3D View: The Dragon's Egg Nebula & HD 148937 Binary Star System | ESO

This 3D animation of the beautiful nebula NGC 6164/6165, also known as the Dragon’s Egg, imagines what it might feel like to fly close to these swirling clouds of gas and dust and approach the star pair HD 148937 at its heart. This video is based on a real image from the VLT Survey Telescope, hosted at ESO’s Paranal site, but the 3D view is not real—the location of the stars shown here is only indicative. 

Nebula NGC 6164/6165 surrounding the HD 148937 star system as seen in visible light. Most of the image is taken up by a cloud-like structure shaped like an egg, slightly tilted to the right. It is colored in shades of orange and pink, with certain areas brighter than others. In a gap at its center, a white sphere shines brightly, with white, blue and green rays coming out of it. Surrounding the cloud are stars of different sizes and colors over a dark background. Distance: 4,000 light years

This image, taken with the VLT Survey Telescope hosted at the European Southern Observatory’s Paranal Observatory, shows the beautiful nebula NGC 6164/6165, also known as the Dragon’s Egg. The nebula is a cloud of gas and dust surrounding a pair of stars called HD 148937. 

In a new study using ESO data, astronomers have shown that the two stars are unusually different from each other—one appears much younger and, unlike the other, is magnetic. Moreover, the nebula is significantly younger than either star at its heart, and is made up of gases normally found deep within a star and not on the outside. These clues together helped solve the mystery of the HD 148937 system—there were most likely three stars in the system until two of them clashed and merged, creating a new, larger and magnetic star. This violent event also created the spectacular nebula that now surrounds the remaining stars. 


Credits: European Southern Observatory (ESO)/M. Kornmesser, VPHAS+ team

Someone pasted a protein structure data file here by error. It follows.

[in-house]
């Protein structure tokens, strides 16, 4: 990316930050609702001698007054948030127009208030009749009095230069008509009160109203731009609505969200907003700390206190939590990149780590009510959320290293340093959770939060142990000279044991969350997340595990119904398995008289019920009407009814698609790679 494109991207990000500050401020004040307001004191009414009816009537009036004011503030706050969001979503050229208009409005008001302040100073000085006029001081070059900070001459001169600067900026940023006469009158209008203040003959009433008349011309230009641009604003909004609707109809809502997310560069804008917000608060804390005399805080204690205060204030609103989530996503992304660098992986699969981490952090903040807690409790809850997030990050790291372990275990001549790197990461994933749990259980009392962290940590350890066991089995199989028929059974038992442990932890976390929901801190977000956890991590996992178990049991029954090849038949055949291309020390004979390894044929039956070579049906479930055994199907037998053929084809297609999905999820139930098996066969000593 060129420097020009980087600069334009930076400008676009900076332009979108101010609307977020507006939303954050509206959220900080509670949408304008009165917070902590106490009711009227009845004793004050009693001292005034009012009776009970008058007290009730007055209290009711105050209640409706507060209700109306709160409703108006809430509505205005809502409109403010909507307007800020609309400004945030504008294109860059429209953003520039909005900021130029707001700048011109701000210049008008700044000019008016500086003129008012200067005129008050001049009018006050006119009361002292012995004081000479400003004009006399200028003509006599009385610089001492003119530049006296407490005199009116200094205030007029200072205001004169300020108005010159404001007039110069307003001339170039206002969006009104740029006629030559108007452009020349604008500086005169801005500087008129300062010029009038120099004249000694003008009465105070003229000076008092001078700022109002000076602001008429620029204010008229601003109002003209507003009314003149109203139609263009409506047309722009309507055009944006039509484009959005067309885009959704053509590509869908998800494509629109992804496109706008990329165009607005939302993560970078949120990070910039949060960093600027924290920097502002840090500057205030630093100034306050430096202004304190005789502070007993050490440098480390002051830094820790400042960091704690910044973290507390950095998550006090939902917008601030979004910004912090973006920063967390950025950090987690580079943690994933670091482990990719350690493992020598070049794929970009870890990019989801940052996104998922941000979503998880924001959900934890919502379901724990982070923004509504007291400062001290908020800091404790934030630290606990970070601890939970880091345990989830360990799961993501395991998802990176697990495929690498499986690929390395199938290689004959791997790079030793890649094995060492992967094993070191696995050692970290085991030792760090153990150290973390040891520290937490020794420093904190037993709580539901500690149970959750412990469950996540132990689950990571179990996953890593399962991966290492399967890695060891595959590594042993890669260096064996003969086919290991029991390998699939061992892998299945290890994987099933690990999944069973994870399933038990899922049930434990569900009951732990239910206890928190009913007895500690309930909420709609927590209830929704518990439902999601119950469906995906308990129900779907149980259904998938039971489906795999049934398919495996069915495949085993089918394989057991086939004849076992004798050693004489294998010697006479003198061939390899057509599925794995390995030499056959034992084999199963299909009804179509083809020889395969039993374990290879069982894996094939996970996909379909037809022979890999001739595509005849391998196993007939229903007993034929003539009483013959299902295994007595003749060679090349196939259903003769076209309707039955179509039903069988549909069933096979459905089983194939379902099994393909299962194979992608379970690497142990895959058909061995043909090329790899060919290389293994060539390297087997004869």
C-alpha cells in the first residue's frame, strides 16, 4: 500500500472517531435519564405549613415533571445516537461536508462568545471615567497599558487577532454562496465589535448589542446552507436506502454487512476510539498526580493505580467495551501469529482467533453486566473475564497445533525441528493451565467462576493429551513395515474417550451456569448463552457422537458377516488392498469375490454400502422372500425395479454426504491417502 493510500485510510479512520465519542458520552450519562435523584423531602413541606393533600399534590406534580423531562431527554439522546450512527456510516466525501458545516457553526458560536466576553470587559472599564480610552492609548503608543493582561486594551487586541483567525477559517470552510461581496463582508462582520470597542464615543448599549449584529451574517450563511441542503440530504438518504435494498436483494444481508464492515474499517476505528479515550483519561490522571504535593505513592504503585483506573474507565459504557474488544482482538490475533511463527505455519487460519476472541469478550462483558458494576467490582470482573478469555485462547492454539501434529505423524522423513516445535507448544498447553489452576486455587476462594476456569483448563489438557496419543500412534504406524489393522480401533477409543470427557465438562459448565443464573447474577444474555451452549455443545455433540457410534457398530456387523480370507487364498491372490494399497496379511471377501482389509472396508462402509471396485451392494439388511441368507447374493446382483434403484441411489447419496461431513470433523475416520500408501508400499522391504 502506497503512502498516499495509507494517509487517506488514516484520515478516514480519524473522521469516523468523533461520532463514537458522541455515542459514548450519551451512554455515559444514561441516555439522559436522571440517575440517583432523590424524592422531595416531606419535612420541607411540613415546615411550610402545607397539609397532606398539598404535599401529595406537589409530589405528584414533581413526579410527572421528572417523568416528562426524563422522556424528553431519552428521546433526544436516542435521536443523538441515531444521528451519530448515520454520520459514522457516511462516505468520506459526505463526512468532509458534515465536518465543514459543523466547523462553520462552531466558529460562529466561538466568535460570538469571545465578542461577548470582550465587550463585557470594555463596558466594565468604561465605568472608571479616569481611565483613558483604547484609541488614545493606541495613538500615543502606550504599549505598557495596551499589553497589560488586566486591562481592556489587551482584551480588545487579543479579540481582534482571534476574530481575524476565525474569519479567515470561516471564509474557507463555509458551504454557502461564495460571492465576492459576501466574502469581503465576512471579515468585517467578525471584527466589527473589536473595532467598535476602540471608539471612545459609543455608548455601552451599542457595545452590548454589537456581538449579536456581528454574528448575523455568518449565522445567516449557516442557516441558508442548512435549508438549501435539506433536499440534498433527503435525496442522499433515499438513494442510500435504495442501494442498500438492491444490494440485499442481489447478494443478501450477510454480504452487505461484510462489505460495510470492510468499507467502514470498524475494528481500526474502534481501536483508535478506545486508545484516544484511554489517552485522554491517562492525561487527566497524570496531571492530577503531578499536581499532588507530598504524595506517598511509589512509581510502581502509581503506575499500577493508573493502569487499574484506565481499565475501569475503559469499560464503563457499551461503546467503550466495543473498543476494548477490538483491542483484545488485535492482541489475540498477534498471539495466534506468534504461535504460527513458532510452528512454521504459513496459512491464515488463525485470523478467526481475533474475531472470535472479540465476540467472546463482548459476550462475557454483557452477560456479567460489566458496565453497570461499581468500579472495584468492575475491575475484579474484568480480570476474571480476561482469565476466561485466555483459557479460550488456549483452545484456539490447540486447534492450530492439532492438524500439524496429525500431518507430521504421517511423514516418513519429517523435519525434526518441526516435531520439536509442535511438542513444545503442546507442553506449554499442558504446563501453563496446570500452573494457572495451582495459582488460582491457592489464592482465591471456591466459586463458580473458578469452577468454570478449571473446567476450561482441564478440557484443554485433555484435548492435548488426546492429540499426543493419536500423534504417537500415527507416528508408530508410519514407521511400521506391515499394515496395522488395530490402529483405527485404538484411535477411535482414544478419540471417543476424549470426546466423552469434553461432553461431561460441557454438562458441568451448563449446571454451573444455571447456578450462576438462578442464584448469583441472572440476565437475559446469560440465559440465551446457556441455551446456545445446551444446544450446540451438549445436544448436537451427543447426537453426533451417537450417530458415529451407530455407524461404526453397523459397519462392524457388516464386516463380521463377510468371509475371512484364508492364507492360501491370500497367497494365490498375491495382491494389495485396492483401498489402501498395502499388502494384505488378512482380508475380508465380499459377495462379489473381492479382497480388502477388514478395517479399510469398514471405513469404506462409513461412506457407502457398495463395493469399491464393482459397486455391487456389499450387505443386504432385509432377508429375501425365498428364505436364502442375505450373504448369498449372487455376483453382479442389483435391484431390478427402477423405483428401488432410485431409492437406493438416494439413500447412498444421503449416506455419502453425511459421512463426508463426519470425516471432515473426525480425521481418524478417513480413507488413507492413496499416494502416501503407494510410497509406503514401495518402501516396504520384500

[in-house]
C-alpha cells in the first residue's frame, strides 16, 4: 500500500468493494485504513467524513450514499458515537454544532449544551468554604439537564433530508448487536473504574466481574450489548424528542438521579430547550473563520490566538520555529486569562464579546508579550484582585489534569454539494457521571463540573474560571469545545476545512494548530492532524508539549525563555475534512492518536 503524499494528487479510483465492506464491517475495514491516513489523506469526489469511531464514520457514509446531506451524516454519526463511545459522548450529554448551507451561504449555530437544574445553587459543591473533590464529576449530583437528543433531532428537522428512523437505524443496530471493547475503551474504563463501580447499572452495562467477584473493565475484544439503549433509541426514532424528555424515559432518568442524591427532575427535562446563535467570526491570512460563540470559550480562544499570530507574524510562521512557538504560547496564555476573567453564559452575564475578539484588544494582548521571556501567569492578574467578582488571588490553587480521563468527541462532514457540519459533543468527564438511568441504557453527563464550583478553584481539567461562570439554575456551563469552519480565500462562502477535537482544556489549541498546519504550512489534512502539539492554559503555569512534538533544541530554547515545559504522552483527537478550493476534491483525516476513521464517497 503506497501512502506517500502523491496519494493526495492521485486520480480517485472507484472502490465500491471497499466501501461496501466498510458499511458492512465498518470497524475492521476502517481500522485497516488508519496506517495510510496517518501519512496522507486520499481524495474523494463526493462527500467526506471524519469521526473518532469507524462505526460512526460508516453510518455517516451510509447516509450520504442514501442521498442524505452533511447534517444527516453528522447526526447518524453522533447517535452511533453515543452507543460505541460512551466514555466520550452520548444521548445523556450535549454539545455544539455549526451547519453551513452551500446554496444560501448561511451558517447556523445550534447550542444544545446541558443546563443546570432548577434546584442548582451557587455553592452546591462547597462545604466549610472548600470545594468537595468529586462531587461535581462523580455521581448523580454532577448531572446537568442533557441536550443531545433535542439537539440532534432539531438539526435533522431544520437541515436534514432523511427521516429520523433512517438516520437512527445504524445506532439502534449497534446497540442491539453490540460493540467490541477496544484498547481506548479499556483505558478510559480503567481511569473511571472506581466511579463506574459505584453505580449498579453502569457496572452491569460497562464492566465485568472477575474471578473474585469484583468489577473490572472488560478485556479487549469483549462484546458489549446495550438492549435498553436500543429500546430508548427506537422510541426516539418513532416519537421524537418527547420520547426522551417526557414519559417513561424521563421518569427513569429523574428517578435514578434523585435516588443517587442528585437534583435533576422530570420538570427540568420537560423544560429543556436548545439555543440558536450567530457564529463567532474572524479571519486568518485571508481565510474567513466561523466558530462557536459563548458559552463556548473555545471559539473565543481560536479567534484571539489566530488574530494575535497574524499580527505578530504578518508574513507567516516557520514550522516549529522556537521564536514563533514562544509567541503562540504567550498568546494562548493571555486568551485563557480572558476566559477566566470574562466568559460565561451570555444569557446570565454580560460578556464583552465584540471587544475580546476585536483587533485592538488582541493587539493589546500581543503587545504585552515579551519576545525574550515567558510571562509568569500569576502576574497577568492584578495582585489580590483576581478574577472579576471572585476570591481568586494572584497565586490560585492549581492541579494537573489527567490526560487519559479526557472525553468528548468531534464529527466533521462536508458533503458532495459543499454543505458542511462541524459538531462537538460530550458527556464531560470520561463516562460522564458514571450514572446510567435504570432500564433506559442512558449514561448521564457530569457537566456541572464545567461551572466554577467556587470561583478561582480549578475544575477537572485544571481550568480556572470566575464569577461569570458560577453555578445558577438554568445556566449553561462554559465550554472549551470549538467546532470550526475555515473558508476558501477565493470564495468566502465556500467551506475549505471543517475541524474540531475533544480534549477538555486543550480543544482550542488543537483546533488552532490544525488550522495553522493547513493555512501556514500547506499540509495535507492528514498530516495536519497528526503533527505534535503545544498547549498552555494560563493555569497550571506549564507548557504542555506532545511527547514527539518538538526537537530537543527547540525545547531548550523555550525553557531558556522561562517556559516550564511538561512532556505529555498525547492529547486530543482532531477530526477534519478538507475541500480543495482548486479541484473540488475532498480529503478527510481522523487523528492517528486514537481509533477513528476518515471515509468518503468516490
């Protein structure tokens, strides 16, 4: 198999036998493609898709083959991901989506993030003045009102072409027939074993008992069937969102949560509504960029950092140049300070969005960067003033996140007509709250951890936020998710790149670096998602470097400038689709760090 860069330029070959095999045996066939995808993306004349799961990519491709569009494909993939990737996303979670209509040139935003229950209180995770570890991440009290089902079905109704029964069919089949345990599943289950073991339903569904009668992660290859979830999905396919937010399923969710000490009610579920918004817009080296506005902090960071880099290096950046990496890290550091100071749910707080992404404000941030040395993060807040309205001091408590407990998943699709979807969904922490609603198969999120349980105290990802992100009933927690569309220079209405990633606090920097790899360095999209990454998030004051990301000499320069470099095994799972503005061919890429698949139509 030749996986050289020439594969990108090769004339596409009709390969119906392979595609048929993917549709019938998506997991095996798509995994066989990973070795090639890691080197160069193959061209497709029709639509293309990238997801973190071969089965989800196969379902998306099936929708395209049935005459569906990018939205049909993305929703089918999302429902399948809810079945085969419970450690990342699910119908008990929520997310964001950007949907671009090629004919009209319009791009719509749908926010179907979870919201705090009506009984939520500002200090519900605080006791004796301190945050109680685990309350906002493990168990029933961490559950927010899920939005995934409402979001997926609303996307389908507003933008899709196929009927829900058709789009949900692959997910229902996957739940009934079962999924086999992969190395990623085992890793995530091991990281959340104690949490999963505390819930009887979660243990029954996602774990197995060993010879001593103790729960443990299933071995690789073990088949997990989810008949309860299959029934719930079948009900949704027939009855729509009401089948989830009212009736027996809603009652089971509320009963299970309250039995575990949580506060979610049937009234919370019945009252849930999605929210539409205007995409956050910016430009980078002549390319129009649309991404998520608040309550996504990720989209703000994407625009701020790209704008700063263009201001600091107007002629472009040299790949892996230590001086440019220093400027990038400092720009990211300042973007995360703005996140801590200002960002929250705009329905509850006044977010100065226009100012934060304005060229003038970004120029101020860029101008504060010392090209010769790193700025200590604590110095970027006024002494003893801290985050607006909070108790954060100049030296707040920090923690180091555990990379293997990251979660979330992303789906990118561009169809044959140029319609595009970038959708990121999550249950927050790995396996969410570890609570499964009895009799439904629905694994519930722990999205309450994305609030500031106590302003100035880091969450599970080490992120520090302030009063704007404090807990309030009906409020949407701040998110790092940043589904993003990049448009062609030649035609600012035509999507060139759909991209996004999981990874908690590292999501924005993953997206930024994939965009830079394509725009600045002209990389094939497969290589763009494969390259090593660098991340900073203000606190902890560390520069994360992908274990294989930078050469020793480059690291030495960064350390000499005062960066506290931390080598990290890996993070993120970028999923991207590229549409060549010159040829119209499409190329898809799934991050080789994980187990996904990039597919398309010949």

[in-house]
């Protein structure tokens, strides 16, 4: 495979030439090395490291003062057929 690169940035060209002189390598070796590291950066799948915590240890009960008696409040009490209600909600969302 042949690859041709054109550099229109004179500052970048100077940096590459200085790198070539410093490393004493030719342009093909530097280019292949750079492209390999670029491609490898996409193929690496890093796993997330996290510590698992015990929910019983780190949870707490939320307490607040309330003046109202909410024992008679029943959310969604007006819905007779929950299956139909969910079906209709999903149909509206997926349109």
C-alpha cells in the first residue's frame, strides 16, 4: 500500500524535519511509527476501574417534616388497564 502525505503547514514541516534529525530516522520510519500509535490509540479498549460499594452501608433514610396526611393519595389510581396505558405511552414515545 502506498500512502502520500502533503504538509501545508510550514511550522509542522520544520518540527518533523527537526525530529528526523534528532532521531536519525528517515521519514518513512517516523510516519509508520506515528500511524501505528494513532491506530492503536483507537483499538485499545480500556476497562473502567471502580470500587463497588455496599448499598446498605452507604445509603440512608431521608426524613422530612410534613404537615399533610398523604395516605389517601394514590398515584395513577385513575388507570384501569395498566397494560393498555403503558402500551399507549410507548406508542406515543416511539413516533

Acknowledgement: Cambridge Astronomical Survey Unit (CASU)

Duration: 16 seconds

Release Date: April 4, 2024


#NASA #ESO #Space #Astronomy #Science #Nebulae #Nebula #NGC6164 #NGC6165 #Stars #StellarNursery #HD148937 #Norma #Constellation #MilkyWayGalaxy #Cosmos #Universe #3D #Animation #HD #Video

The Dragon's Egg Nebula & HD 148937 Binary Star System | ESO

The Dragon's Egg Nebula & HD 148937 Binary Star System | ESO


Nebula NGC 6164/6165 surrounding the HD 148937 star system as seen in visible light. Most of the image is taken up by a cloud-like structure shaped like an egg, slightly tilted to the right. It is colored in shades of orange and pink, with certain areas brighter than others. In a gap at its center, a white sphere shines brightly, with white, blue and green rays coming out of it. Surrounding the cloud are stars of different sizes and colors over a dark background. Distance: 4,000 light years

This image, taken with the VLT Survey Telescope hosted at the European Southern Observatory’s Paranal Observatory, shows the beautiful nebula NGC 6164/6165, also known as the Dragon’s Egg. The nebula is a cloud of gas and dust surrounding a pair of stars called HD 148937. 

In a new study using ESO data, astronomers have shown that the two stars are unusually different from each other—one appears much younger and, unlike the other, is magnetic. Moreover, the nebula is significantly younger than either star at its heart, and is made up of gases normally found deep within a star and not on the outside. These clues together helped solve the mystery of the HD 148937 system—there were most likely three stars in the system until two of them clashed and merged, creating a new, larger and magnetic star. This violent event also created the spectacular nebula that now surrounds the remaining stars. 


Credit: European Southern Observatory (ESO)/VPHAS+ team

Acknowledgement: Cambridge Astronomical Survey Unit (CASU)

Release Date: April 11, 2024


#NASA #ESO #Space #Astronomy #Science #Nebulae #Nebula #NGC6164 #NGC6165 #Stars #StellarNursery #HD148937 #Norma #Constellation #MilkyWayGalaxy #Cosmos #Universe #VLTSurveyTelescope #ParanalObservatory #Chile #SouthAmerica #Europe #STEM #Education

Artemis II Moon Mission: Orion Spacecraft Testing | NASA’s Kennedy Space Center

Artemis II Moon Mission: Orion Spacecraft Testing | NASA’s Kennedy Space Center